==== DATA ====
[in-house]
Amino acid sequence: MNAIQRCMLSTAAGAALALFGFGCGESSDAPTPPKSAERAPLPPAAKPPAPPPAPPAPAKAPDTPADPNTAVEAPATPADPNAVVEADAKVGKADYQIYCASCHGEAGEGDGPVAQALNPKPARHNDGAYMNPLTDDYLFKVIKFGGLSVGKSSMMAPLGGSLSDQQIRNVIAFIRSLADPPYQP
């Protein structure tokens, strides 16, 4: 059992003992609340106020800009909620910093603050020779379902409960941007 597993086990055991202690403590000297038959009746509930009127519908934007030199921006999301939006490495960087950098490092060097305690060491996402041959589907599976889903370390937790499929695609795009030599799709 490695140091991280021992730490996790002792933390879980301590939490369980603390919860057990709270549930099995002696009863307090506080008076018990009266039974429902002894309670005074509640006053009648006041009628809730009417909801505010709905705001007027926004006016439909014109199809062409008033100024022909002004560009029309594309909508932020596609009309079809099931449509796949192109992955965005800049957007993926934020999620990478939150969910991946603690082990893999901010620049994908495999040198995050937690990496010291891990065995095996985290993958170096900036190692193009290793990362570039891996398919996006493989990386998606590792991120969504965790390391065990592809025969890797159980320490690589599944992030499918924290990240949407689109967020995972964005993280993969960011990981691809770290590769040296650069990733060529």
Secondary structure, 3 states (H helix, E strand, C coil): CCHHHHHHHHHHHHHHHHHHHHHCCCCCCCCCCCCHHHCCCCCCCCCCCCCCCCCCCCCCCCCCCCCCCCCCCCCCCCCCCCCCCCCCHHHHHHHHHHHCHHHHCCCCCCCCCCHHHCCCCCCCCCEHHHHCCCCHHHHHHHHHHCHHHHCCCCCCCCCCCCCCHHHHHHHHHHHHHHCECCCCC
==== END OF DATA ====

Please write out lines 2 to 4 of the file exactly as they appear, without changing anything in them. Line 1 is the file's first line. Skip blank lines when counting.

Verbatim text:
Amino acid sequence: MNAIQRCMLSTAAGAALALFGFGCGESSDAPTPPKSAERAPLPPAAKPPAPPPAPPAPAKAPDTPADPNTAVEAPATPADPNAVVEADAKVGKADYQIYCASCHGEAGEGDGPVAQALNPKPARHNDGAYMNPLTDDYLFKVIKFGGLSVGKSSMMAPLGGSLSDQQIRNVIAFIRSLADPPYQP
């Protein structure tokens, strides 16, 4: 059992003992609340106020800009909620910093603050020779379902409960941007 597993086990055991202690403590000297038959009746509930009127519908934007030199921006999301939006490495960087950098490092060097305690060491996402041959589907599976889903370390937790499929695609795009030599799709 490695140091991280021992730490996790002792933390879980301590939490369980603390919860057990709270549930099995002696009863307090506080008076018990009266039974429902002894309670005074509640006053009648006041009628809730009417909801505010709905705001007027926004006016439909014109199809062409008033100024022909002004560009029309594309909508932020596609009309079809099931449509796949192109992955965005800049957007993926934020999620990478939150969910991946603690082990893999901010620049994908495999040198995050937690990496010291891990065995095996985290993958170096900036190692193009290793990362570039891996398919996006493989990386998606590792991120969504965790390391065990592809025969890797159980320490690589599944992030499918924290990240949407689109967020995972964005993280993969960011990981691809770290590769040296650069990733060529």
Secondary structure, 3 states (H helix, E strand, C coil): CCHHHHHHHHHHHHHHHHHHHHHCCCCCCCCCCCCHHHCCCCCCCCCCCCCCCCCCCCCCCCCCCCCCCCCCCCCCCCCCCCCCCCCCHHHHHHHHHHHCHHHHCCCCCCCCCCHHHCCCCCCCCCEHHHHCCCCHHHHHHHHHHCHHHHCCCCCCCCCCCCCCHHHHHHHHHHHHHHCECCCCC